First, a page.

Matthew Smitheman, SSAT, writes…
Recently there have been a number of voices adding weight to the argument of the absolute importance of arts in educating young people. Deda Say Mitchell, author and journalist, wrote in her recent article ‘It’s clear this government doesn’t value the arts in schools‘, she says vehemently: ‘Art isn’t an extra; it’s an integral part of a well-balanced education curriculum.’
Peter Bazalgette, Chair of Arts Council England, bangs the drum in his recent article on how we have to recognise the huge value of arts and culture in society. In relation to educational achievement he says, ‘We see an improvement in literacy when young people take part in drama and library activities, and better performance in maths and languages when they take part in structured music activities.‘
The Department for Education is including arts subjects with the core subjects in maths, science, languages and humanities in the first group of reformed GCSEs in two years’ time. This shows these voices are not alone and there is a wider trend towards raising the profile of arts subjects at all levels.
A set of tax breaks in the TV and animation industries have coincided with the announcement by the government that the value of the creative industry grew by nearly 10 per cent in 2012, the highest of any UK industry.
This in turn saw employment in the creative sector increasing by 8.6 per cent compared with 0.7 per cent in the UK overall. It cannot therefore be said that arts subjects do not lead into successful careers. Interestingly however, Libby Page writes in her article that Arty students do get jobs, but points out that ‘despite the opportunities for graduates, employers are noticing a skills gap. Not all graduates are ready for the creative jobs market.’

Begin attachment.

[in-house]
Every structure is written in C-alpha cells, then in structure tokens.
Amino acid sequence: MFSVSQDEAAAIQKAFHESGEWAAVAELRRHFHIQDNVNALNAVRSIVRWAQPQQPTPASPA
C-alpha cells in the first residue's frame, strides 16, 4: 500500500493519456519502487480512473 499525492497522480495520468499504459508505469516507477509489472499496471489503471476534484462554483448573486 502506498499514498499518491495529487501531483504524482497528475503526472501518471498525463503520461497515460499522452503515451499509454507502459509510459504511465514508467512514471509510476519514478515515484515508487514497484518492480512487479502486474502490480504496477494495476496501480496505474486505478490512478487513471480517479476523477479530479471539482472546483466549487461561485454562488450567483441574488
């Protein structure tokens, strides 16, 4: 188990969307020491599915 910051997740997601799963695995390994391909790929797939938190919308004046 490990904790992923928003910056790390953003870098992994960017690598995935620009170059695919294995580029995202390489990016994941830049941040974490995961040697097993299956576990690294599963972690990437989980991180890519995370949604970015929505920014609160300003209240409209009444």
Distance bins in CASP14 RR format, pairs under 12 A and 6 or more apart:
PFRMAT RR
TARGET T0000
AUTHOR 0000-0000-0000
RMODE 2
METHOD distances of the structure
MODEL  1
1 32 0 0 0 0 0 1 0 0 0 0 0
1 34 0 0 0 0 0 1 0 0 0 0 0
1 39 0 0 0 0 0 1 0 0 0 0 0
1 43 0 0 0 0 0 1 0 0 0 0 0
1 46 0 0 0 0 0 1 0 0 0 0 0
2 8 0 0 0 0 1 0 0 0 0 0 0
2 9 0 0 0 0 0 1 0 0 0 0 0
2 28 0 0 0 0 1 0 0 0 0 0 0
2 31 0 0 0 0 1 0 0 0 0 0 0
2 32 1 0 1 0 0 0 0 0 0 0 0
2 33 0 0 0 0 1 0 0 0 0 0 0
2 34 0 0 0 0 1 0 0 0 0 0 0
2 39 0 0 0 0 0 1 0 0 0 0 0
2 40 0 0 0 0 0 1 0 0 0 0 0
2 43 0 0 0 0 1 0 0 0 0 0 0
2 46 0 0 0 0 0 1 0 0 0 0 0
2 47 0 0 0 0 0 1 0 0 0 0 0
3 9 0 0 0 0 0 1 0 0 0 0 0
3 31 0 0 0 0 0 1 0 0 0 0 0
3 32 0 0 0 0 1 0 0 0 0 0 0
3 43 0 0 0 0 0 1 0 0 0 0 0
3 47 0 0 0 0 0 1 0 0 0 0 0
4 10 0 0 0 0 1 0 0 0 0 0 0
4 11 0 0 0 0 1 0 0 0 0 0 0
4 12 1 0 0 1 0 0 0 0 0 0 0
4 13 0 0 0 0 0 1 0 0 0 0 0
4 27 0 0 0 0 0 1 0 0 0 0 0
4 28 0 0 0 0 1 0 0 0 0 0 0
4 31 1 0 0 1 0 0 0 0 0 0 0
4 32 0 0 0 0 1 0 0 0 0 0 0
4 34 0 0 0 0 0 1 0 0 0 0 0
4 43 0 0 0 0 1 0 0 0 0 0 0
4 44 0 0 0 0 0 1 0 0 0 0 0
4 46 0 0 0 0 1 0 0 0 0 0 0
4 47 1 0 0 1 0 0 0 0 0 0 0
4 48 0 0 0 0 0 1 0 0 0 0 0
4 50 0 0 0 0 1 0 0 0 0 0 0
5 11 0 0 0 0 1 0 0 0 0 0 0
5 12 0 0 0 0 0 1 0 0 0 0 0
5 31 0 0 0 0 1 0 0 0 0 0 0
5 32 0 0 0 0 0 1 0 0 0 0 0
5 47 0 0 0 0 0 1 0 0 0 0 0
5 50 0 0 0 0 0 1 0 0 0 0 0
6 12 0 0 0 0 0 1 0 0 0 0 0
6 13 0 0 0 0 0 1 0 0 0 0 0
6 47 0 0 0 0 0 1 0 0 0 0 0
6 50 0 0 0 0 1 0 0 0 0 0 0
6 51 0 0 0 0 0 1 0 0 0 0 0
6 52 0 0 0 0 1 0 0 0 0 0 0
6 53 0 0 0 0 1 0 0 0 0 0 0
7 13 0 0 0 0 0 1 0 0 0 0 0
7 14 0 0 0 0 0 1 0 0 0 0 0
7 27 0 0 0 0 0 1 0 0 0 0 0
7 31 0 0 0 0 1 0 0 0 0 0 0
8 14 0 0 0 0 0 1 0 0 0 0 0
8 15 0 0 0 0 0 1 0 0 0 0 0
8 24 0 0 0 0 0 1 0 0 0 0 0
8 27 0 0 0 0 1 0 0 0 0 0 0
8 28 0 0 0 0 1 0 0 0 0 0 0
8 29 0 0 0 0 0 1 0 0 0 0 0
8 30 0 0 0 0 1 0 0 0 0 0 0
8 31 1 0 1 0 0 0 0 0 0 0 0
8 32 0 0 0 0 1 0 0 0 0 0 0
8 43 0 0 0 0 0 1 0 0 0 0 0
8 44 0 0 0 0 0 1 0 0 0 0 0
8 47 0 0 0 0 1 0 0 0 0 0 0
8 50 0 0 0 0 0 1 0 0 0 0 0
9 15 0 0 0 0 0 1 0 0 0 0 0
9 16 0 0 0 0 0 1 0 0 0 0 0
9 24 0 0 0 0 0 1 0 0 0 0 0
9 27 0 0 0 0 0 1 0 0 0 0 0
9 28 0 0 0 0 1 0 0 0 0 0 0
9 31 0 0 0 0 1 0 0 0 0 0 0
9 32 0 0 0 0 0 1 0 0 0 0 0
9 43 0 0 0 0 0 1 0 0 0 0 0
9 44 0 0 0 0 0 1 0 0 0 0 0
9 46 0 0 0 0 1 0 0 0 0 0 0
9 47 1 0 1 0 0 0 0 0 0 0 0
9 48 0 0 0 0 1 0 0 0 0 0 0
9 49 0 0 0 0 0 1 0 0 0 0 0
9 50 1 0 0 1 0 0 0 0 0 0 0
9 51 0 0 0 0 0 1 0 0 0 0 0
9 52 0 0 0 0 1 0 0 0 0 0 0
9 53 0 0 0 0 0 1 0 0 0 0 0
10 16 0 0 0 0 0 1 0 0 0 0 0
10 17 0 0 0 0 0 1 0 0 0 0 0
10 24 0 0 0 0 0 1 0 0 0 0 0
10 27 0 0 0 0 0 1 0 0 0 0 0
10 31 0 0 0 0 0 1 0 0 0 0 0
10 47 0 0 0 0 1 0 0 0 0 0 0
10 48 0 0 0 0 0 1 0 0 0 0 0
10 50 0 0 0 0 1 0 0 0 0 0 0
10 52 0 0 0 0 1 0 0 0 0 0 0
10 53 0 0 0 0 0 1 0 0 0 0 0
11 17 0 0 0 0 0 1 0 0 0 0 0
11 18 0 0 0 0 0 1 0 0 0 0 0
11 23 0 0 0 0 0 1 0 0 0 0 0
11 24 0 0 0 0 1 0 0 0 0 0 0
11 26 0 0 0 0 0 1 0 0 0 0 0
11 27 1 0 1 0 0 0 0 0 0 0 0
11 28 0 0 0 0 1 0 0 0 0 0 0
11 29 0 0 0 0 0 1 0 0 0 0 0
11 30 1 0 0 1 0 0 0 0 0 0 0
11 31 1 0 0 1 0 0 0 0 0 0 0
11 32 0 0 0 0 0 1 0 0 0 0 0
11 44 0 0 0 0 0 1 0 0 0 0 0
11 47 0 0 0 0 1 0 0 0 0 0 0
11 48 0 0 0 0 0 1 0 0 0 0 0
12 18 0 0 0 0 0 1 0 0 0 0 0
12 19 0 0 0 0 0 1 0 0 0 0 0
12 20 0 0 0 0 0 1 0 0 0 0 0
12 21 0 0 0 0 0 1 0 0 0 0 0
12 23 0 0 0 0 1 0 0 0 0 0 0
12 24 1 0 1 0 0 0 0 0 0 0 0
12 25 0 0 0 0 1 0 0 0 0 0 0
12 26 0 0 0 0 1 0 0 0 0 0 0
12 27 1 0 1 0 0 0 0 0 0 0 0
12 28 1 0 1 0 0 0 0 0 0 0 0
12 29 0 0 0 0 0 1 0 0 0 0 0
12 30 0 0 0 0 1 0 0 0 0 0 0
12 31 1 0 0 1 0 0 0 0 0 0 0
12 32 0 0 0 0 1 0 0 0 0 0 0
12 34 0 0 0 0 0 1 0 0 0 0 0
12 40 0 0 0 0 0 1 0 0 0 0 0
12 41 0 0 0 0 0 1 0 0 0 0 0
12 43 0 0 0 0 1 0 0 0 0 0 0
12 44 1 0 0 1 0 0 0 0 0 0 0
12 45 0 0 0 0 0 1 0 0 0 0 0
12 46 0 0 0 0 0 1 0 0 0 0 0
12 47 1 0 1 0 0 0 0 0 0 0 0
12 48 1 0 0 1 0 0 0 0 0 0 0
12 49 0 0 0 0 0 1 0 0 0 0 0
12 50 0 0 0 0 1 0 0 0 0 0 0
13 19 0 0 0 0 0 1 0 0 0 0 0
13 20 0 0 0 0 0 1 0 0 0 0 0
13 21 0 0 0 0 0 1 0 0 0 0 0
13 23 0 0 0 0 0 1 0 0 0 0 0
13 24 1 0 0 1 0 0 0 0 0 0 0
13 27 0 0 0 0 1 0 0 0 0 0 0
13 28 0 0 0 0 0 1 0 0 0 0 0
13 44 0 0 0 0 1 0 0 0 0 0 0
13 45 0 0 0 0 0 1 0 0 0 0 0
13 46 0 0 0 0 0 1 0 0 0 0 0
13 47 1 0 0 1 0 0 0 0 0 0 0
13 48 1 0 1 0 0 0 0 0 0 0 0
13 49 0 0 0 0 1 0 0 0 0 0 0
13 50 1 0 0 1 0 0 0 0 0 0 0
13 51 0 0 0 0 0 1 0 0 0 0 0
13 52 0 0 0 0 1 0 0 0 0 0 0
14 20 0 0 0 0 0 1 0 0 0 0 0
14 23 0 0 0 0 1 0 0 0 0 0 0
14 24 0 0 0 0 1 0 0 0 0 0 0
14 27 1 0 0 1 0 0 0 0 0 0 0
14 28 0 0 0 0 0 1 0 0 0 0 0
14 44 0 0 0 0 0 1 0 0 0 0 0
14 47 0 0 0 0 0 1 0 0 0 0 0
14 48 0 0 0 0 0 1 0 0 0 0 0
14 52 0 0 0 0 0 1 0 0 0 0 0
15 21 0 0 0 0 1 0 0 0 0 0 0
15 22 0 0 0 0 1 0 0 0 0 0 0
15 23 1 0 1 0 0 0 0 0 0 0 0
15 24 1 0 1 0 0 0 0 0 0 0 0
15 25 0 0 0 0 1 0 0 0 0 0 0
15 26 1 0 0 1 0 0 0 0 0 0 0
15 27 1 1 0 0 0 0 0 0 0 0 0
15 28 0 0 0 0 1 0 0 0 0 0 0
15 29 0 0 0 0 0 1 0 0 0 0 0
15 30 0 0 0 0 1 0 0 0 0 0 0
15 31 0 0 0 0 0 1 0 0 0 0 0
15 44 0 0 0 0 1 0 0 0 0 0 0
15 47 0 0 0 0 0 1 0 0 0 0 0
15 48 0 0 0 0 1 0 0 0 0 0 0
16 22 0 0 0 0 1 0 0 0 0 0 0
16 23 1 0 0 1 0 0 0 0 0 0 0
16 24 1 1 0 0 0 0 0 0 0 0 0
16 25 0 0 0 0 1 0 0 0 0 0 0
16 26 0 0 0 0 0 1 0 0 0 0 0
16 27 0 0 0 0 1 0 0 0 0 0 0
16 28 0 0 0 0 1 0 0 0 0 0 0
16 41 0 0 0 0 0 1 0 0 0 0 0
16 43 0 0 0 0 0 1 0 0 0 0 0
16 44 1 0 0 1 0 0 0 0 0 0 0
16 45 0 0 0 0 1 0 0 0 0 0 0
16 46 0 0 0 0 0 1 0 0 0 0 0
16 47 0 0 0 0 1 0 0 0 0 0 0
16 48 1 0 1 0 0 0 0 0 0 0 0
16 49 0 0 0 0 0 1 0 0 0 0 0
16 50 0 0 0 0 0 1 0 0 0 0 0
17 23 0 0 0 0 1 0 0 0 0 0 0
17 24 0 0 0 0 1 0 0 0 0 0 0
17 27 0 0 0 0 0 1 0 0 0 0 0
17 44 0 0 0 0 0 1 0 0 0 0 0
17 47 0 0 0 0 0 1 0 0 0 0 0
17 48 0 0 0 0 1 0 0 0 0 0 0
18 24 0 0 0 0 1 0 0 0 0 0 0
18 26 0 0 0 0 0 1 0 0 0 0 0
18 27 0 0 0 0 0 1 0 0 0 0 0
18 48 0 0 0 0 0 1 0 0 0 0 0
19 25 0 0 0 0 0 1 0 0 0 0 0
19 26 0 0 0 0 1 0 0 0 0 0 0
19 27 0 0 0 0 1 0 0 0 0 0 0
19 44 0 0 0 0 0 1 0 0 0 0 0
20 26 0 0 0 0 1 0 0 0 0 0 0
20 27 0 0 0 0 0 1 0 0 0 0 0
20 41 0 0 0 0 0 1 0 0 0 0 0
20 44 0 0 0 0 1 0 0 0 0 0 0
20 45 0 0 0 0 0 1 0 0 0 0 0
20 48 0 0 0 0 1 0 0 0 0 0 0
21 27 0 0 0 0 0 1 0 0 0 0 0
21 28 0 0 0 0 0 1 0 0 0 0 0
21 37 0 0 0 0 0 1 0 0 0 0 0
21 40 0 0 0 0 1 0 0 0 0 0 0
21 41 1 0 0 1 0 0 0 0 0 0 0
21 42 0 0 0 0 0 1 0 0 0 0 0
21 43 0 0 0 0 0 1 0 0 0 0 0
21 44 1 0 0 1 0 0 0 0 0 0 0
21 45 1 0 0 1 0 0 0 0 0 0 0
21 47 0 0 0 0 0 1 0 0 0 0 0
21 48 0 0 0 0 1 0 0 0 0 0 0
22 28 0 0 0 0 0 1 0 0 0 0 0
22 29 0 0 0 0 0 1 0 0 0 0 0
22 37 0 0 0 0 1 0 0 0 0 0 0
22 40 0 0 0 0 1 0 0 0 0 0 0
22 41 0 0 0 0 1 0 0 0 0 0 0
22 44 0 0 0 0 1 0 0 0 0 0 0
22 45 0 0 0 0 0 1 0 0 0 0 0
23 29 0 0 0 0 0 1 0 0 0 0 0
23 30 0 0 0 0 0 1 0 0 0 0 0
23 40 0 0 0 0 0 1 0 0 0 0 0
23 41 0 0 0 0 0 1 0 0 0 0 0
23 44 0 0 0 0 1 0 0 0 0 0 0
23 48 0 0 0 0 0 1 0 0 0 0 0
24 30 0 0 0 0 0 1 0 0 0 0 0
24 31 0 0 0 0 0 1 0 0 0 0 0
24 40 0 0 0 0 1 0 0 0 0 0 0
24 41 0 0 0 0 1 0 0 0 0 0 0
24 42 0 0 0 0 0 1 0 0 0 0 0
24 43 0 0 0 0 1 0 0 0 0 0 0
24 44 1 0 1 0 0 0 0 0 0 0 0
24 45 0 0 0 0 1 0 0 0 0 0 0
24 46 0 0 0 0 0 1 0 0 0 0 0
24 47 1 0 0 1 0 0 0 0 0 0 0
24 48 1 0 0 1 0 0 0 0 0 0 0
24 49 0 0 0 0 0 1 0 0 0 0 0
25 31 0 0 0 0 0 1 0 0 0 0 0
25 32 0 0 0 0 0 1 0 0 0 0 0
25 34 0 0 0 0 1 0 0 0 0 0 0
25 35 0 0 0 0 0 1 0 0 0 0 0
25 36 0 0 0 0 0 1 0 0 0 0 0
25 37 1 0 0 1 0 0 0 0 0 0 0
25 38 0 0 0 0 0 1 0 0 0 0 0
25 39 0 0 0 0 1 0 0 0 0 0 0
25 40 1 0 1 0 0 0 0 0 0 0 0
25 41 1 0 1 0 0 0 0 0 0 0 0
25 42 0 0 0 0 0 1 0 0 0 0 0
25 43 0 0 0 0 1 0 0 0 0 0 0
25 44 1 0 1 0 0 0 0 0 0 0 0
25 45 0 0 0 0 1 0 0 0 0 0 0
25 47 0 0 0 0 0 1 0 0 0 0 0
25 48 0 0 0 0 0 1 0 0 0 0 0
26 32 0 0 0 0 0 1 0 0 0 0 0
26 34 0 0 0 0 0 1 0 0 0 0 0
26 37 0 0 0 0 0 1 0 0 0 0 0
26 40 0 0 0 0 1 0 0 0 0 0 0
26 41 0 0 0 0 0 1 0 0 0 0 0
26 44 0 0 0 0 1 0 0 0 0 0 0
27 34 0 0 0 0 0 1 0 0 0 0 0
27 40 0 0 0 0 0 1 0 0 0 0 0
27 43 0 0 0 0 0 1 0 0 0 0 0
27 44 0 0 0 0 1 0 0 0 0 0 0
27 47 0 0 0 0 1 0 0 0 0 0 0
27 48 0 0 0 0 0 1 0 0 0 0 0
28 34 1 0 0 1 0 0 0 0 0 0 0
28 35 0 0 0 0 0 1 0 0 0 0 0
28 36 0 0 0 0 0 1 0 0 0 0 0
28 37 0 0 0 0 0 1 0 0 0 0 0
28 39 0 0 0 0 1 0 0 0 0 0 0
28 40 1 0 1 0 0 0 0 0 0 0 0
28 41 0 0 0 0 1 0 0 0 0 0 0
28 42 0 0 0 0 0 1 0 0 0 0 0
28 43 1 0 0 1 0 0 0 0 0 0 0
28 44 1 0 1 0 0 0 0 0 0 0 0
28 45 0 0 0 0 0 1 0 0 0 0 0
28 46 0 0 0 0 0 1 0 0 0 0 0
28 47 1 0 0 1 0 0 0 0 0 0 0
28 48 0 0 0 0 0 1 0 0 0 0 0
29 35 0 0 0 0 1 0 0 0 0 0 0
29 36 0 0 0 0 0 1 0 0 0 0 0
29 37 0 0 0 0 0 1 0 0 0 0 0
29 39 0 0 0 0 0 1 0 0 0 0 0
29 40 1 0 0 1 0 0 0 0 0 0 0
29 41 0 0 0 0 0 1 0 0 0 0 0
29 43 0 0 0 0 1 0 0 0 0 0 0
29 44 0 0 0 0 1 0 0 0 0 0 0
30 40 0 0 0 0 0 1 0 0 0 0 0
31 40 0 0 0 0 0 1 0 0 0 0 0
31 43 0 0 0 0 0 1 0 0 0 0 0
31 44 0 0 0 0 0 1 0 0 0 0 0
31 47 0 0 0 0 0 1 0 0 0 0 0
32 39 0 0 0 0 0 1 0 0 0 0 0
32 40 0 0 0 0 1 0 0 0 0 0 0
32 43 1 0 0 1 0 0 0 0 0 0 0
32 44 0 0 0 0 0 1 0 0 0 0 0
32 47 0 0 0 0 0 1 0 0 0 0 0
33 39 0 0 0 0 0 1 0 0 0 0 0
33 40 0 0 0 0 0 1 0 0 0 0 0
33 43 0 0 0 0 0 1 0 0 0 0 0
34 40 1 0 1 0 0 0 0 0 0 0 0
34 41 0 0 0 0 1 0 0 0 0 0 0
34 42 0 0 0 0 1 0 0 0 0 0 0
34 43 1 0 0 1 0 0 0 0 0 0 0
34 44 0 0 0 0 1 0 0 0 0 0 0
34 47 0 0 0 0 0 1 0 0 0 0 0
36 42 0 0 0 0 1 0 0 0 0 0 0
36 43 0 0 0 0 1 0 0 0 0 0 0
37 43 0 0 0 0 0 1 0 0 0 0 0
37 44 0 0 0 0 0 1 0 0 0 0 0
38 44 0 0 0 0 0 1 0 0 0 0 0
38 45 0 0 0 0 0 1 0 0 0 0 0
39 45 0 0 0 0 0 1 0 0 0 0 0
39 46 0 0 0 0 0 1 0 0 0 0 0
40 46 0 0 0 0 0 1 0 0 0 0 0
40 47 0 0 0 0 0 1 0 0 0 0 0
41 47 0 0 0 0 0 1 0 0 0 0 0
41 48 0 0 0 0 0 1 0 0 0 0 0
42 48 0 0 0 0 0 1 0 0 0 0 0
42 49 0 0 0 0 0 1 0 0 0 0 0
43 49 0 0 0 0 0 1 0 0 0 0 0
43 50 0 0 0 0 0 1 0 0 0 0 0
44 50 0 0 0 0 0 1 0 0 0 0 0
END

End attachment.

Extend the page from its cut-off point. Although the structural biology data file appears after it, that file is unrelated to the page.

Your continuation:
The broader picture in employment prospects for young people is not as rosy and this has led to growing stress and depression amongst young people, particularly non-mainstream education where arts often provide hope and purpose. As explained by musician and actor, Plan B, in his talk on Youth music and London at TEDxObserver: ‘If I want to talk to these kids I have to talk to them in their language, my methods of teaching were unorthodox, I want to hook them in by making my hip hop [music] and within that have positive meaning’.
It can be argued the importance of arts in educating young people is more significant than ever. Arts education done right engages young people which in turn improves vital skills such as literacy and numeracy. With employment in creative industries growing, there needs to be care and attention applied to the shaping of the arts in the curriculum to ensure the correct skills are developed. Ultimately, arts can engage in ways other subjects can’t – it can reach out to those most disengaged.